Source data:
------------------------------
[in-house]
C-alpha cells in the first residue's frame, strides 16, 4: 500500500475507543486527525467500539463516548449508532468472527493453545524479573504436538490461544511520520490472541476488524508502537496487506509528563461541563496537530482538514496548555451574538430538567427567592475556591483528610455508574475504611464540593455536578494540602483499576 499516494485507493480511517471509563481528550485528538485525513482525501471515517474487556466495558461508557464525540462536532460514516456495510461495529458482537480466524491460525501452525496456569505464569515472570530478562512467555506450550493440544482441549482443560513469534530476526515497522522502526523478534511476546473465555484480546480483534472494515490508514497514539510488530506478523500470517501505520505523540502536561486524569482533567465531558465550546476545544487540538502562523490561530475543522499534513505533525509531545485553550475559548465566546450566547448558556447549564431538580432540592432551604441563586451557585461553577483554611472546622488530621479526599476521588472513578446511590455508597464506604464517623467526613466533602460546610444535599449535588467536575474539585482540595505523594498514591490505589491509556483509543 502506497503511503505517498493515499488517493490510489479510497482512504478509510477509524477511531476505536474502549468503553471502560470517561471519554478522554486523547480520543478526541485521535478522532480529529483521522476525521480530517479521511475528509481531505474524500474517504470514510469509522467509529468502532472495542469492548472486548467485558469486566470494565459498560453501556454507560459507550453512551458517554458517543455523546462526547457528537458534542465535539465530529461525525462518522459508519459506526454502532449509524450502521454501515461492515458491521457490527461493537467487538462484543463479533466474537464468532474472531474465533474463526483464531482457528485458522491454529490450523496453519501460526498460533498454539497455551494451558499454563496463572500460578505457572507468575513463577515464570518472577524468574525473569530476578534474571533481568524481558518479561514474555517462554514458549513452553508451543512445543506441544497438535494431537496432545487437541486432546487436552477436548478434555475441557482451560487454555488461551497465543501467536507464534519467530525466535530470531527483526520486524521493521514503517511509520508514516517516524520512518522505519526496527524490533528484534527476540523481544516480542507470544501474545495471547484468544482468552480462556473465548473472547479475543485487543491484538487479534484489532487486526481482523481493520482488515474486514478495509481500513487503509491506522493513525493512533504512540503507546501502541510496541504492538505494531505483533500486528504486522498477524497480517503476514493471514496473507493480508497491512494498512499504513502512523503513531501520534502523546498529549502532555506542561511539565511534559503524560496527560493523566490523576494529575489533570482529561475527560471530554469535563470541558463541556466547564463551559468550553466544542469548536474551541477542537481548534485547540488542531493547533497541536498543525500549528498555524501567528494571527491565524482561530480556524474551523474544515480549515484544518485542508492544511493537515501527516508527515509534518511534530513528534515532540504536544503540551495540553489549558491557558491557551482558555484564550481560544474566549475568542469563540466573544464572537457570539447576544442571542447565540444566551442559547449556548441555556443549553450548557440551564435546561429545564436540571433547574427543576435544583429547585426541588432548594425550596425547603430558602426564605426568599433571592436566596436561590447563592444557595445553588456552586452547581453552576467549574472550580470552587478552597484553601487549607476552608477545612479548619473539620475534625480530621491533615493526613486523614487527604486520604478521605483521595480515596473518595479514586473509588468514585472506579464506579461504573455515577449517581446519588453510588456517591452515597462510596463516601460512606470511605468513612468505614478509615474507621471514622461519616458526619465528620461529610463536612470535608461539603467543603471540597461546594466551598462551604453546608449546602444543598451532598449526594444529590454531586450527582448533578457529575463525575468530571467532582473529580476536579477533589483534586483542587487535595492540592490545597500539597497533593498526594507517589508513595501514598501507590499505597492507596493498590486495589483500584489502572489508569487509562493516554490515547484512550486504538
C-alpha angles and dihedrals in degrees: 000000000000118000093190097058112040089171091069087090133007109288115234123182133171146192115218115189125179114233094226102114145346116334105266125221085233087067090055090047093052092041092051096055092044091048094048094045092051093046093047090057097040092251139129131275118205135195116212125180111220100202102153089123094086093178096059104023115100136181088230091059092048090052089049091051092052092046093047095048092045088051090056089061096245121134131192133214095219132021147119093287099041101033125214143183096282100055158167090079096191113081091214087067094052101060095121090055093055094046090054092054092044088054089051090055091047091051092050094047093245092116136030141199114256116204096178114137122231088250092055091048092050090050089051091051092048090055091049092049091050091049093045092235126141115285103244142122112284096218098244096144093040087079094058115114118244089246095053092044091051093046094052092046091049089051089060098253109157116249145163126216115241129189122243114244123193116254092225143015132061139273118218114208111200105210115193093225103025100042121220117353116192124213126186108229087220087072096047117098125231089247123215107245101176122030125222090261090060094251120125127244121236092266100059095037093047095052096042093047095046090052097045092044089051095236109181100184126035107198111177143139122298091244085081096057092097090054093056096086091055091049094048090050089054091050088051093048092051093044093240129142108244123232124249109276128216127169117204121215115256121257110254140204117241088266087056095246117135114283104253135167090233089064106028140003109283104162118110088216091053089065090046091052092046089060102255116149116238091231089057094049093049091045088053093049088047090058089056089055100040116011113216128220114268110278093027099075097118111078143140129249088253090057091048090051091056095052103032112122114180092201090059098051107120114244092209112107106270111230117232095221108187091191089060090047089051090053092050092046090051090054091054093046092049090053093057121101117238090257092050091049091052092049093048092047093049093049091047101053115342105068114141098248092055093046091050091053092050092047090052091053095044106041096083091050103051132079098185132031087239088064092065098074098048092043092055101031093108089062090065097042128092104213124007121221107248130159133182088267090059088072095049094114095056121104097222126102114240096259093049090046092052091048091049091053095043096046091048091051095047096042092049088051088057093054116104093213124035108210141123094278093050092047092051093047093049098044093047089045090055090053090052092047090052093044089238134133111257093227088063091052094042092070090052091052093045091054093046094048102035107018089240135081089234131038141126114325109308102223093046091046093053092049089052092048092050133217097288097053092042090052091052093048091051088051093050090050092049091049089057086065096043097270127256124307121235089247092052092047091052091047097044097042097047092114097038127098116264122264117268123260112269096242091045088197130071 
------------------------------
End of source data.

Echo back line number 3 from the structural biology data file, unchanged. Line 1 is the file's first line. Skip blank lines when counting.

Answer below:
C-alpha angles and dihedrals in degrees: 000000000000118000093190097058112040089171091069087090133007109288115234123182133171146192115218115189125179114233094226102114145346116334105266125221085233087067090055090047093052092041092051096055092044091048094048094045092051093046093047090057097040092251139129131275118205135195116212125180111220100202102153089123094086093178096059104023115100136181088230091059092048090052089049091051092052092046093047095048092045088051090056089061096245121134131192133214095219132021147119093287099041101033125214143183096282100055158167090079096191113081091214087067094052101060095121090055093055094046090054092054092044088054089051090055091047091051092050094047093245092116136030141199114256116204096178114137122231088250092055091048092050090050089051091051092048090055091049092049091050091049093045092235126141115285103244142122112284096218098244096144093040087079094058115114118244089246095053092044091051093046094052092046091049089051089060098253109157116249145163126216115241129189122243114244123193116254092225143015132061139273118218114208111200105210115193093225103025100042121220117353116192124213126186108229087220087072096047117098125231089247123215107245101176122030125222090261090060094251120125127244121236092266100059095037093047095052096042093047095046090052097045092044089051095236109181100184126035107198111177143139122298091244085081096057092097090054093056096086091055091049094048090050089054091050088051093048092051093044093240129142108244123232124249109276128216127169117204121215115256121257110254140204117241088266087056095246117135114283104253135167090233089064106028140003109283104162118110088216091053089065090046091052092046089060102255116149116238091231089057094049093049091045088053093049088047090058089056089055100040116011113216128220114268110278093027099075097118111078143140129249088253090057091048090051091056095052103032112122114180092201090059098051107120114244092209112107106270111230117232095221108187091191089060090047089051090053092050092046090051090054091054093046092049090053093057121101117238090257092050091049091052092049093048092047093049093049091047101053115342105068114141098248092055093046091050091053092050092047090052091053095044106041096083091050103051132079098185132031087239088064092065098074098048092043092055101031093108089062090065097042128092104213124007121221107248130159133182088267090059088072095049094114095056121104097222126102114240096259093049090046092052091048091049091053095043096046091048091051095047096042092049088051088057093054116104093213124035108210141123094278093050092047092051093047093049098044093047089045090055090053090052092047090052093044089238134133111257093227088063091052094042092070090052091052093045091054093046094048102035107018089240135081089234131038141126114325109308102223093046091046093053092049089052092048092050133217097288097053092042090052091052093048091051088051093050090050092049091049089057086065096043097270127256124307121235089247092052092047091052091047097044097042097047092114097038127098116264122264117268123260112269096242091045088197130071 